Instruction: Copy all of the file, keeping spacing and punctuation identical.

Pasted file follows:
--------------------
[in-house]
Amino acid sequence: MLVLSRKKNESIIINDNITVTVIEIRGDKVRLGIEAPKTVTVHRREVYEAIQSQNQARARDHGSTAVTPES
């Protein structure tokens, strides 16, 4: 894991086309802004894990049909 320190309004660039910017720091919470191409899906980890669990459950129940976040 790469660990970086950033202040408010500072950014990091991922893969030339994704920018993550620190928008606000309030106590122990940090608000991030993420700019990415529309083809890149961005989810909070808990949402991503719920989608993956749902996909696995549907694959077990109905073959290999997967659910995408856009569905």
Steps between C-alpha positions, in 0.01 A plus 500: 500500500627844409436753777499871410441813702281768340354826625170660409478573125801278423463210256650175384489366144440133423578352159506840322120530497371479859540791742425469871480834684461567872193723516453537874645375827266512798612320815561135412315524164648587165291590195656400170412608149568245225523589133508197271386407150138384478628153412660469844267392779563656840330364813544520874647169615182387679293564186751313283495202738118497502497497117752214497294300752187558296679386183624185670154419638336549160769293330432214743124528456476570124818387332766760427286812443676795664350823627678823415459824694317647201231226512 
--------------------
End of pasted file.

[in-house]
Amino acid sequence: MLVLSRKKNESIIINDNITVTVIEIRGDKVRLGIEAPKTVTVHRREVYEAIQSQNQARARDHGSTAVTPES
């Protein structure tokens, strides 16, 4: 894991086309802004894990049909 320190309004660039910017720091919470191409899906980890669990459950129940976040 790469660990970086950033202040408010500072950014990091991922893969030339994704920018993550620190928008606000309030106590122990940090608000991030993420700019990415529309083809890149961005989810909070808990949402991503719920989608993956749902996909696995549907694959077990109905073959290999997967659910995408856009569905």
Steps between C-alpha positions, in 0.01 A plus 500: 500500500627844409436753777499871410441813702281768340354826625170660409478573125801278423463210256650175384489366144440133423578352159506840322120530497371479859540791742425469871480834684461567872193723516453537874645375827266512798612320815561135412315524164648587165291590195656400170412608149568245225523589133508197271386407150138384478628153412660469844267392779563656840330364813544520874647169615182387679293564186751313283495202738118497502497497117752214497294300752187558296679386183624185670154419638336549160769293330432214743124528456476570124818387332766760427286812443676795664350823627678823415459824694317647201231226512 